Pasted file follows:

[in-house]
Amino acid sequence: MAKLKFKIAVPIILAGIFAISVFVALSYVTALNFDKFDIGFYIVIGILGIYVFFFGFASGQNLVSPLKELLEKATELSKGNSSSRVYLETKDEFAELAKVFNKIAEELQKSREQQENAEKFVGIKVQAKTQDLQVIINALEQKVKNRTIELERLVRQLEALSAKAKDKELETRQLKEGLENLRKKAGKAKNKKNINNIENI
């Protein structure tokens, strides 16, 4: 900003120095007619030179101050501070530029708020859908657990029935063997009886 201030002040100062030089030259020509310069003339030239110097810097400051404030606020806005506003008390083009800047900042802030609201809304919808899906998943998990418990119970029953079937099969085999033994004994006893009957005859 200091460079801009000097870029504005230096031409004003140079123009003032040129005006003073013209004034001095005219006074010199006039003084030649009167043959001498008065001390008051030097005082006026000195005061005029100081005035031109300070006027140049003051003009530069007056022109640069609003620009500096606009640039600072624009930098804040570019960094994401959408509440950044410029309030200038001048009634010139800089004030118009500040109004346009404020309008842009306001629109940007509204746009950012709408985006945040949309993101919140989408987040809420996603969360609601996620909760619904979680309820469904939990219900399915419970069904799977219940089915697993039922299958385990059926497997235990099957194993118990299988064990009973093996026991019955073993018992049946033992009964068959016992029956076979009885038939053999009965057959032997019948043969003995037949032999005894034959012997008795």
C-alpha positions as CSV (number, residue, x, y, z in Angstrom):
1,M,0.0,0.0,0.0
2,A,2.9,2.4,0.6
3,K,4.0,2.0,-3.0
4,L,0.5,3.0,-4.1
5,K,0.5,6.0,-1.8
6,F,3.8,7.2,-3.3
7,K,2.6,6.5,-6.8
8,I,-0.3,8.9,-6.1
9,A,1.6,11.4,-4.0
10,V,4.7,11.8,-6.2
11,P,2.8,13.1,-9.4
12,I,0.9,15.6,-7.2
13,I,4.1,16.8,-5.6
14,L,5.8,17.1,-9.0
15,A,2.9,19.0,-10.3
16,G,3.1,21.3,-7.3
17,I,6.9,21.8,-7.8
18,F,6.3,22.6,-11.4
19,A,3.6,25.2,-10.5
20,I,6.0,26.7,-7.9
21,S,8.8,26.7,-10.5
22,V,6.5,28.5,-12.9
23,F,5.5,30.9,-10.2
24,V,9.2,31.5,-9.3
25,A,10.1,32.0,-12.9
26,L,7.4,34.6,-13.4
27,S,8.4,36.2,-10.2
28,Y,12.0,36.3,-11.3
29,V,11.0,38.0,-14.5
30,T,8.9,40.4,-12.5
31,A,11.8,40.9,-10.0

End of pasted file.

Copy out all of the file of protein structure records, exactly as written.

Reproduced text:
[in-house]
Amino acid sequence: MAKLKFKIAVPIILAGIFAISVFVALSYVTALNFDKFDIGFYIVIGILGIYVFFFGFASGQNLVSPLKELLEKATELSKGNSSSRVYLETKDEFAELAKVFNKIAEELQKSREQQENAEKFVGIKVQAKTQDLQVIINALEQKVKNRTIELERLVRQLEALSAKAKDKELETRQLKEGLENLRKKAGKAKNKKNINNIENI
């Protein structure tokens, strides 16, 4: 900003120095007619030179101050501070530029708020859908657990029935063997009886 201030002040100062030089030259020509310069003339030239110097810097400051404030606020806005506003008390083009800047900042802030609201809304919808899906998943998990418990119970029953079937099969085999033994004994006893009957005859 200091460079801009000097870029504005230096031409004003140079123009003032040129005006003073013209004034001095005219006074010199006039003084030649009167043959001498008065001390008051030097005082006026000195005061005029100081005035031109300070006027140049003051003009530069007056022109640069609003620009500096606009640039600072624009930098804040570019960094994401959408509440950044410029309030200038001048009634010139800089004030118009500040109004346009404020309008842009306001629109940007509204746009950012709408985006945040949309993101919140989408987040809420996603969360609601996620909760619904979680309820469904939990219900399915419970069904799977219940089915697993039922299958385990059926497997235990099957194993118990299988064990009973093996026991019955073993018992049946033992009964068959016992029956076979009885038939053999009965057959032997019948043969003995037949032999005894034959012997008795």
C-alpha positions as CSV (number, residue, x, y, z in Angstrom):
1,M,0.0,0.0,0.0
2,A,2.9,2.4,0.6
3,K,4.0,2.0,-3.0
4,L,0.5,3.0,-4.1
5,K,0.5,6.0,-1.8
6,F,3.8,7.2,-3.3
7,K,2.6,6.5,-6.8
8,I,-0.3,8.9,-6.1
9,A,1.6,11.4,-4.0
10,V,4.7,11.8,-6.2
11,P,2.8,13.1,-9.4
12,I,0.9,15.6,-7.2
13,I,4.1,16.8,-5.6
14,L,5.8,17.1,-9.0
15,A,2.9,19.0,-10.3
16,G,3.1,21.3,-7.3
17,I,6.9,21.8,-7.8
18,F,6.3,22.6,-11.4
19,A,3.6,25.2,-10.5
20,I,6.0,26.7,-7.9
21,S,8.8,26.7,-10.5
22,V,6.5,28.5,-12.9
23,F,5.5,30.9,-10.2
24,V,9.2,31.5,-9.3
25,A,10.1,32.0,-12.9
26,L,7.4,34.6,-13.4
27,S,8.4,36.2,-10.2
28,Y,12.0,36.3,-11.3
29,V,11.0,38.0,-14.5
30,T,8.9,40.4,-12.5
31,A,11.8,40.9,-10.0